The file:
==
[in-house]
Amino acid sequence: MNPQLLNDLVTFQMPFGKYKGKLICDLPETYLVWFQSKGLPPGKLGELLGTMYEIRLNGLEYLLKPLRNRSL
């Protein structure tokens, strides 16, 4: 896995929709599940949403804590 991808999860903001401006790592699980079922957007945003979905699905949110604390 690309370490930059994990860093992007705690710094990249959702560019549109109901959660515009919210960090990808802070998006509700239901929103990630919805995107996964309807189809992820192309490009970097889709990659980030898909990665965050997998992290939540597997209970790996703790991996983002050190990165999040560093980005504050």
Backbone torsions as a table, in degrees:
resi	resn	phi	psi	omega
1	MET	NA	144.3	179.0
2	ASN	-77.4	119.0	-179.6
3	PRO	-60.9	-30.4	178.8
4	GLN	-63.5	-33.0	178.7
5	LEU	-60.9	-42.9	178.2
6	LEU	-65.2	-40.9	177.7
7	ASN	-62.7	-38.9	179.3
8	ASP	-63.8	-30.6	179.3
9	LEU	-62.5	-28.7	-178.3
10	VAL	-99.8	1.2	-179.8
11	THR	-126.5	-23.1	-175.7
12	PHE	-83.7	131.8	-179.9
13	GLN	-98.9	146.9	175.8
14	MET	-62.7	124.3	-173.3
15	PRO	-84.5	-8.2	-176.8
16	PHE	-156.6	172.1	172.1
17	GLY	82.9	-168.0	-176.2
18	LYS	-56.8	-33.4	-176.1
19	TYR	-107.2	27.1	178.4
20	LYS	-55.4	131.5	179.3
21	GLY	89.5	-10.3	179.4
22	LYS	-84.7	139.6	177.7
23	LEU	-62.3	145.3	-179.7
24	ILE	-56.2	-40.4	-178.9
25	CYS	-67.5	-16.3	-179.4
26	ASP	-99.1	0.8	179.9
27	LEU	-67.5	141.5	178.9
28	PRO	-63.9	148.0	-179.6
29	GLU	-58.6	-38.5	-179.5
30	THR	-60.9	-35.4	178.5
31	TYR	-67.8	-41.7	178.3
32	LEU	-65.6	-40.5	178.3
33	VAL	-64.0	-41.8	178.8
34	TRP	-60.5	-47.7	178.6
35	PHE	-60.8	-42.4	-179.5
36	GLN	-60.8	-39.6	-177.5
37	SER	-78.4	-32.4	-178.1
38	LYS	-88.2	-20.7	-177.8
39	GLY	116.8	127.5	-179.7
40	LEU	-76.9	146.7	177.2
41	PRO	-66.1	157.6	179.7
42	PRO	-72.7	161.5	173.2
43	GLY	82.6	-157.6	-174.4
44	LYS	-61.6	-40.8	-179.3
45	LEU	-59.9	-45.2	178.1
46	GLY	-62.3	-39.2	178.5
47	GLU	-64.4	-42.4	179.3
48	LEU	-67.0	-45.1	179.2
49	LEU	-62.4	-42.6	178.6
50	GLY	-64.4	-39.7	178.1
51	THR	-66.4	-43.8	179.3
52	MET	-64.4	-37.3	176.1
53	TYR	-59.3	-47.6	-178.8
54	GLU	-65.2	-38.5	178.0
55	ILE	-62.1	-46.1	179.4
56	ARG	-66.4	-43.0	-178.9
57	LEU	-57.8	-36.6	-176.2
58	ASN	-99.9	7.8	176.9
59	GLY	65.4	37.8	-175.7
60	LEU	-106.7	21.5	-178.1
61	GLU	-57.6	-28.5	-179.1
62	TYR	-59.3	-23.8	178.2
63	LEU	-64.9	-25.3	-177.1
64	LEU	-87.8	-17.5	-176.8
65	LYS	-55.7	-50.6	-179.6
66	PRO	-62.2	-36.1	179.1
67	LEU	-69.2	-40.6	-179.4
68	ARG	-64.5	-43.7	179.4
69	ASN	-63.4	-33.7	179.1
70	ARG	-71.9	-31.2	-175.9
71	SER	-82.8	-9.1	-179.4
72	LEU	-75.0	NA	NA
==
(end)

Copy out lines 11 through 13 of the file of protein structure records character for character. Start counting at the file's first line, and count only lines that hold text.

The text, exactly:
6	LEU	-65.2	-40.9	177.7
7	ASN	-62.7	-38.9	179.3
8	ASP	-63.8	-30.6	179.3